Re: [INDOLOGY] gośāla and ardhatrika

Tieken, H.J.H. H.J.H.Tieken at
Fri Feb 9 19:52:05 UTC 2018

Dear Arlo,
In Aśoka's Minor Rock Edict 1, sentence C, we have aḍhātiyāni/aḍhatiyāni vasāni, or "two and a half years" (see P.K. Andersen, Studies in the Monor Rock Edicts of Aśoka I. Critical Edition, Freiburg 1990).

Herman Tieken
Stationsweg 58
2515 BP Den Haag
The Netherlands
00 31 (0)70 2208127
Van: INDOLOGY [indology-bounces at] namens Arlo Griffiths via INDOLOGY [indology at]
Verzonden: vrijdag 9 februari 2018 18:03
Aan: Seishi Karashima; indology at
Onderwerp: [INDOLOGY] gośāla and ardhatrika

Thanks to all those who responded, on or off list, to my query on gośāla etc. Here is another one:

I find ardhatrika in the meaning 'two and a half' in some inscriptions, but don't find the word in any dictionary I can access; some of the forms under CDIAL ardhatṛtīya to me rather look like they derive from ardhatrika.

Is there any Sanskrit dictionary (maybe the Pune Dict.?) with an entry ardhatrika that I am missing?

best wishes,

Arlo Griffiths

From: Seishi Karashima <skarashima at>
Sent: Friday, February 9, 2018 1:26 PM
To: Arlo Griffiths; indology at
Subject: Re: [INDOLOGY] Sanskrit gośāla, Prakrit gosāla, NIA gohāla

Dear Dr. Griffiths and colleagues,

ghoṣa "station of herdsmen" (MW); Pkt. ghosa "cowherd’s station" (for equivalents in modern languages, meaning "house", see CDIAL 4528) + -āla suffix (cf. AiG II, 2 § 178c; cf. also iṭṭāla, caṇḍāla, chinnāla etc.)?

With best wishes,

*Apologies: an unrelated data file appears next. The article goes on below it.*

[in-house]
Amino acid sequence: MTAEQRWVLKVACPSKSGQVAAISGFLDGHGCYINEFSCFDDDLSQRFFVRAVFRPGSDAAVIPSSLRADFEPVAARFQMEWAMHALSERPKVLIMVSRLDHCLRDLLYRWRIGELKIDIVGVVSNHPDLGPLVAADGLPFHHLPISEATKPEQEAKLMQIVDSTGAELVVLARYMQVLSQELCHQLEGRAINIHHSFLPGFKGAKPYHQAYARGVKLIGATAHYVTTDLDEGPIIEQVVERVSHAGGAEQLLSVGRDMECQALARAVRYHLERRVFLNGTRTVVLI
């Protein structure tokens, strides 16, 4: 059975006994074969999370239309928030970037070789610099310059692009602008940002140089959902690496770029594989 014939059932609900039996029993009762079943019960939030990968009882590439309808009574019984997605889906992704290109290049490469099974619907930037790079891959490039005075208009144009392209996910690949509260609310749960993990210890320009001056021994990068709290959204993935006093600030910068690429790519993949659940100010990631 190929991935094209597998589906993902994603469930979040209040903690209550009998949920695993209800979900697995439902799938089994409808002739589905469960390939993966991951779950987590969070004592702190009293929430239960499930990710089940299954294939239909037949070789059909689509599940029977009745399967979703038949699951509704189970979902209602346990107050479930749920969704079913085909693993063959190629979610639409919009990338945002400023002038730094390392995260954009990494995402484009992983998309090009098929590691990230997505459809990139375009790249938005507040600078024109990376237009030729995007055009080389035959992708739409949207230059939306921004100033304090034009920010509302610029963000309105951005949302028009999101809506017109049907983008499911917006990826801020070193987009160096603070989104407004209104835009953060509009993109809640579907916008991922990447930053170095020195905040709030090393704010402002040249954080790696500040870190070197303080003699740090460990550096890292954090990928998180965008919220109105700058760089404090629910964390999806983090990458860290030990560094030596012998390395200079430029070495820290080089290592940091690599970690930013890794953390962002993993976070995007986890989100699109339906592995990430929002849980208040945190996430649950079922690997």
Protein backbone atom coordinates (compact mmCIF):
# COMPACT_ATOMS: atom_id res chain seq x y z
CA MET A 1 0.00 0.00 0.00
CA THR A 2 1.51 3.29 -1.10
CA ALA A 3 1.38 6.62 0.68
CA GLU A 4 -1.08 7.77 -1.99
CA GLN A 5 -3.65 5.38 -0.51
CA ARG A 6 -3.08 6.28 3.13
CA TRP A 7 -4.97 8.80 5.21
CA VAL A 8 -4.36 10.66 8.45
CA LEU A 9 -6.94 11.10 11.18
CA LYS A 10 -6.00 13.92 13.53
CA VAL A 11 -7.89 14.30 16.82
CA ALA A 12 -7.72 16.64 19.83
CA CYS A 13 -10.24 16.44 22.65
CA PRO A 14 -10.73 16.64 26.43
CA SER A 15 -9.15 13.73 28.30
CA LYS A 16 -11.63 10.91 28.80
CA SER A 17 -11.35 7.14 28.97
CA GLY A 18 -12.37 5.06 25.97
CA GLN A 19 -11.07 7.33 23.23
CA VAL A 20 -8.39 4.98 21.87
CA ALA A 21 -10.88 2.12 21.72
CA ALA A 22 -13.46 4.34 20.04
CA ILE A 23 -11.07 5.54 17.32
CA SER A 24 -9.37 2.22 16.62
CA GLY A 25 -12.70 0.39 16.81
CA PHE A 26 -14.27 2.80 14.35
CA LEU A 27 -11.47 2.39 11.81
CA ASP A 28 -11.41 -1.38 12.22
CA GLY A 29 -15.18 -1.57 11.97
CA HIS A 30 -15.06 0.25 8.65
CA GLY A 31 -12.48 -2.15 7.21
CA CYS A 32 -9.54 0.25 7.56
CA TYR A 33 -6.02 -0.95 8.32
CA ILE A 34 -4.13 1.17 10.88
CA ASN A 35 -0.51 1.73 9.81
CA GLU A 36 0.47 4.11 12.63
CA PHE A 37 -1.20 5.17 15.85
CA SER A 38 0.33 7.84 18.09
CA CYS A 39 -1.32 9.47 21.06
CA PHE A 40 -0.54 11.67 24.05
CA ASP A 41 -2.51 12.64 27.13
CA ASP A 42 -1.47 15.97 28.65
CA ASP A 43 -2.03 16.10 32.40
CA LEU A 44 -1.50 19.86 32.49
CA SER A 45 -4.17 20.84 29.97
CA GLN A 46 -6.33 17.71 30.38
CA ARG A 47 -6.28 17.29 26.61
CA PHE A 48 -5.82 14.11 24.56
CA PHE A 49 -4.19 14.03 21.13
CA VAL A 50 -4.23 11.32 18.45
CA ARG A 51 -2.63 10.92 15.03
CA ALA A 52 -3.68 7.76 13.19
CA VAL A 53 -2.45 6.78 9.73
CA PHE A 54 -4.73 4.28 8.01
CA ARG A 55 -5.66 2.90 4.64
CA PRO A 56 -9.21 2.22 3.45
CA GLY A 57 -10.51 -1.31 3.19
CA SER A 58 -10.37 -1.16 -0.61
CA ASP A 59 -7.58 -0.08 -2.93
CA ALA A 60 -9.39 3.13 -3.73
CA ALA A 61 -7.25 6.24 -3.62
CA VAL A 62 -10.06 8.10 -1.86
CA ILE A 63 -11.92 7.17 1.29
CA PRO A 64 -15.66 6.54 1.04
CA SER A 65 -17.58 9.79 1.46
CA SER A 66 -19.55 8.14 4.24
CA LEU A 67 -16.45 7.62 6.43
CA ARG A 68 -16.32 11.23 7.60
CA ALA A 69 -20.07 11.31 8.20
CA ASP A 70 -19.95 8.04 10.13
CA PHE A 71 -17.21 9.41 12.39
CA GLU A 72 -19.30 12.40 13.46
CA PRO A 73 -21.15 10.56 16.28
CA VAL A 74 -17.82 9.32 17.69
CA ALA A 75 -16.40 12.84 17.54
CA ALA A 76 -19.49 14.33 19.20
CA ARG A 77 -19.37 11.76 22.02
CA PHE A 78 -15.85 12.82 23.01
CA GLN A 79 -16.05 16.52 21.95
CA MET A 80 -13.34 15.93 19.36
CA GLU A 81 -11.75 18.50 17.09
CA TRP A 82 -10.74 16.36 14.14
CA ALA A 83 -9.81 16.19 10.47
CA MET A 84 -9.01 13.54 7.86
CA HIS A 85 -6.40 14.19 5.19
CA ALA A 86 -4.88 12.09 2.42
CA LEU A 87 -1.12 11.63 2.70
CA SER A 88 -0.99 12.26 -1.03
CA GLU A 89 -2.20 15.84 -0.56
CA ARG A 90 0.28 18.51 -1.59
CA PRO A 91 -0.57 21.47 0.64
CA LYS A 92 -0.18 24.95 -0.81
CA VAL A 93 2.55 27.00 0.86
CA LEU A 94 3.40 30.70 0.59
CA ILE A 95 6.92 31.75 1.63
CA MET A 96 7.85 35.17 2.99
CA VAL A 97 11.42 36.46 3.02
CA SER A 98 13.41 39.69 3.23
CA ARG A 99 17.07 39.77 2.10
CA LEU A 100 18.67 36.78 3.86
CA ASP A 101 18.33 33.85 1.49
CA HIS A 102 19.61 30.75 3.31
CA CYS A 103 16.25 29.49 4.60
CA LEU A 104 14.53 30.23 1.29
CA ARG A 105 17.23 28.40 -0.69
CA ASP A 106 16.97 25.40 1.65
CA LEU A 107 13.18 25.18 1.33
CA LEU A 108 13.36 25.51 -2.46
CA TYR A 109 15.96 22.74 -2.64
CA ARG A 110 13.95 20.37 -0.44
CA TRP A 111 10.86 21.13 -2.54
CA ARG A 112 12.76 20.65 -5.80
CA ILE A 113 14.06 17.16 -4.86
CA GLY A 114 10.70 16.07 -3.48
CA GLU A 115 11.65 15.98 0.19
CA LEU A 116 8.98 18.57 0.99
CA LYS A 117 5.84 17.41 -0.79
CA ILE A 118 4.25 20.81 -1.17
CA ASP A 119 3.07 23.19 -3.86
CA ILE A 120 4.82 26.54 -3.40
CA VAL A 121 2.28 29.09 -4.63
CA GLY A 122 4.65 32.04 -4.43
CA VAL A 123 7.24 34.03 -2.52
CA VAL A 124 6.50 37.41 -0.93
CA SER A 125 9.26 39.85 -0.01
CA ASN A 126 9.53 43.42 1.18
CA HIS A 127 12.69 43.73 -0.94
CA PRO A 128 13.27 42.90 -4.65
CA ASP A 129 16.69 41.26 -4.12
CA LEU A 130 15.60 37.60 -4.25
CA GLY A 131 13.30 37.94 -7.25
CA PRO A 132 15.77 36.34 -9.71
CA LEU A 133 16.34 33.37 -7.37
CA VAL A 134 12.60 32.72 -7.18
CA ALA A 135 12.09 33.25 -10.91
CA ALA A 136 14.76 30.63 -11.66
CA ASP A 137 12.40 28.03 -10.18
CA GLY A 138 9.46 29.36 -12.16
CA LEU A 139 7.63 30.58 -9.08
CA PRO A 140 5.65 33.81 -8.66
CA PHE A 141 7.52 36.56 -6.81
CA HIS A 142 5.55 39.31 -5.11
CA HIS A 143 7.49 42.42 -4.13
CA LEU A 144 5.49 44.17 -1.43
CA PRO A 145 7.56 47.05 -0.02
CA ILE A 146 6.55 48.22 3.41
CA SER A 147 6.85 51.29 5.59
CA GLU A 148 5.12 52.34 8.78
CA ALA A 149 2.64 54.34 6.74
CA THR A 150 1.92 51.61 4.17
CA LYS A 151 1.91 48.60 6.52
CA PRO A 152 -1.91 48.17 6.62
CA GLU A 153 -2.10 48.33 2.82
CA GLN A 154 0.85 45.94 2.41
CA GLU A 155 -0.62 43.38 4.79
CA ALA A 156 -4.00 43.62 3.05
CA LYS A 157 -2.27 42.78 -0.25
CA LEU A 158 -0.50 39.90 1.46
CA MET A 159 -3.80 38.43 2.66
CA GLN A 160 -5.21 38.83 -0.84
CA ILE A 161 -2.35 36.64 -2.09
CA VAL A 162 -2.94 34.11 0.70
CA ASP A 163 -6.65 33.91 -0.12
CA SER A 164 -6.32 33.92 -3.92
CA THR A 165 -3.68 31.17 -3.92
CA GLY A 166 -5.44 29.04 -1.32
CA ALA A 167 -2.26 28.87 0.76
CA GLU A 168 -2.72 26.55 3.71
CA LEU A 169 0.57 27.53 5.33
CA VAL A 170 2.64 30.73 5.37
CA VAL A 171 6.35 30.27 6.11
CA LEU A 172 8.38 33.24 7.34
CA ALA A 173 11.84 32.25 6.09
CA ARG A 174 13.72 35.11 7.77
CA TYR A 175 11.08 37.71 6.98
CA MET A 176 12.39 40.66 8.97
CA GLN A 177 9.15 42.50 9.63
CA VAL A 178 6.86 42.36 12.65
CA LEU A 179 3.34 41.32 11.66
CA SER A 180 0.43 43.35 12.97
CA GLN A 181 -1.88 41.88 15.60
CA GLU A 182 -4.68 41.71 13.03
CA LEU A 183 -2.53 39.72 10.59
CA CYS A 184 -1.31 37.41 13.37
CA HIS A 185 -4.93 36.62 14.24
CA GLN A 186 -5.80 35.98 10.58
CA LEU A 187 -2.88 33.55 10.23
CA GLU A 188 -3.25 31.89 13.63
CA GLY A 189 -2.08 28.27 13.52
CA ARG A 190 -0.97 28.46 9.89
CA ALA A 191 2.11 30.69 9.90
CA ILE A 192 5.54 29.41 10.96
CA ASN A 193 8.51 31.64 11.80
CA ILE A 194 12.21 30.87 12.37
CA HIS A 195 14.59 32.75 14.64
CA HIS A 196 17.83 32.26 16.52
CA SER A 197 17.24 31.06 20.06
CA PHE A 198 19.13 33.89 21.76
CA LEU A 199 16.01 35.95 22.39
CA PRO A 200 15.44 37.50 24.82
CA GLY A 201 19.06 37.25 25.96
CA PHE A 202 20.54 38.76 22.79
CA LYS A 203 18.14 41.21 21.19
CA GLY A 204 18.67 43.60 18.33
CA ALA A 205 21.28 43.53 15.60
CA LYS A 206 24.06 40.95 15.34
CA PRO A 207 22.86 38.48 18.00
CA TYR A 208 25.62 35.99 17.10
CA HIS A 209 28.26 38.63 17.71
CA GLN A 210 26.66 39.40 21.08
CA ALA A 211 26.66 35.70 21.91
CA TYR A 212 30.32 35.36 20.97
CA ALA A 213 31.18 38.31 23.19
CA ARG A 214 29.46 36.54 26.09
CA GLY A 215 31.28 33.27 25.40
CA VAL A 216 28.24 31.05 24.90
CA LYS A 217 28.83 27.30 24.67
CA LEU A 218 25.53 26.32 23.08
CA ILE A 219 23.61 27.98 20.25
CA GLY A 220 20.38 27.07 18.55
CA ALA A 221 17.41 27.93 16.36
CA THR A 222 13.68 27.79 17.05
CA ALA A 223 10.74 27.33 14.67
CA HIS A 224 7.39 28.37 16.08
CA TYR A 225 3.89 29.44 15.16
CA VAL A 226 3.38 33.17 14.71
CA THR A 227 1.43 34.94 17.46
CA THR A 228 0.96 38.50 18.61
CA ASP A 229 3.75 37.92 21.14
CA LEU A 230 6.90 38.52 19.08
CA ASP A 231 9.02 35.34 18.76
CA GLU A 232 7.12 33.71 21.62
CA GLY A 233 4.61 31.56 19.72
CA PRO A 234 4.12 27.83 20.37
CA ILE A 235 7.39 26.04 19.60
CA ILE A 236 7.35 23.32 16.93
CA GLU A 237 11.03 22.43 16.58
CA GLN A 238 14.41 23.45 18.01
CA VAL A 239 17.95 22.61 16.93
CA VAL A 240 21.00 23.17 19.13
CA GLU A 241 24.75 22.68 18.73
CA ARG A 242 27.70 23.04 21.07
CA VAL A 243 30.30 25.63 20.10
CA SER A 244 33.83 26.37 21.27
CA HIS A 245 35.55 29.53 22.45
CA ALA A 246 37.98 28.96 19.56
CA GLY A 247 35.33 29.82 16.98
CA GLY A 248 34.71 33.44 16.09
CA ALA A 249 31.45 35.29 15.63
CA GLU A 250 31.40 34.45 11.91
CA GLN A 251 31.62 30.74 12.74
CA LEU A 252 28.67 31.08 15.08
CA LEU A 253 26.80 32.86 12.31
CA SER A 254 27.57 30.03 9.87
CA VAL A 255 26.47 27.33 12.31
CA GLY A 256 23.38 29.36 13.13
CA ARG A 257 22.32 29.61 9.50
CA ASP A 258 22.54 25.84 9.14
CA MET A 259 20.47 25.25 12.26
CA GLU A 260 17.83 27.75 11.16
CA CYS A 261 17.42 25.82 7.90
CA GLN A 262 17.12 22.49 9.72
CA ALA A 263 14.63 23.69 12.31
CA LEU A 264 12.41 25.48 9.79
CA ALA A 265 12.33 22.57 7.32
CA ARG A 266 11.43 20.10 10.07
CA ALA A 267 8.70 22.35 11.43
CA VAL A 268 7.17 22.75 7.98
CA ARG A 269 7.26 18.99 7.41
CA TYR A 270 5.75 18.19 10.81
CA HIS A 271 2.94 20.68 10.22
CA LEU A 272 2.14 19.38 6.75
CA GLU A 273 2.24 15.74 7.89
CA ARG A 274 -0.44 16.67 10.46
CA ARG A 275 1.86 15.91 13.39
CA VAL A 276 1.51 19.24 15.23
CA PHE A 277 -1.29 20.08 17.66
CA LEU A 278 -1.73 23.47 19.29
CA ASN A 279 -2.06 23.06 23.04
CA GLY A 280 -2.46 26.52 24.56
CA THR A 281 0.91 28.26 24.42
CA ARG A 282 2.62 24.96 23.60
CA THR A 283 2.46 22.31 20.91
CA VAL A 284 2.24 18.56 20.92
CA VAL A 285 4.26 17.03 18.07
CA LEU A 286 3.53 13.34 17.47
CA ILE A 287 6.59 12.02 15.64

Seishi Karashima

IRIAB, Soka Univ.

PDF files of my works are placed on the following websites:<><>

2018-02-09 21:05 GMT+09:00 Arlo Griffiths via INDOLOGY <indology at<mailto:indology at>>:

Dear colleagues,

I am working with some inscriptions from 5th-century Bengal where it seems the word gohāla/gohālī (ultimately from Sanskrit gośāla) is used in the meaning 'hamlet', or in any case to indicate something larger than 'cow-shed'. But I have so far not found any dictionary, whether for Sanskrit, Prakrit or NIA wors, that gives clear support for any such meaning. The closest to anything like support is Sheth's Prakrit Dictionary, where the first meaning indicated for gosāla is deśaviśeṣa. Can anyone help me determine on what textual passages this meaning is based? Can anyone cite other examples from any Indo-Aryan languages where a word related to Sanskrit gośāla means something like 'hamlet'?

Thank you.

Arlo Griffiths

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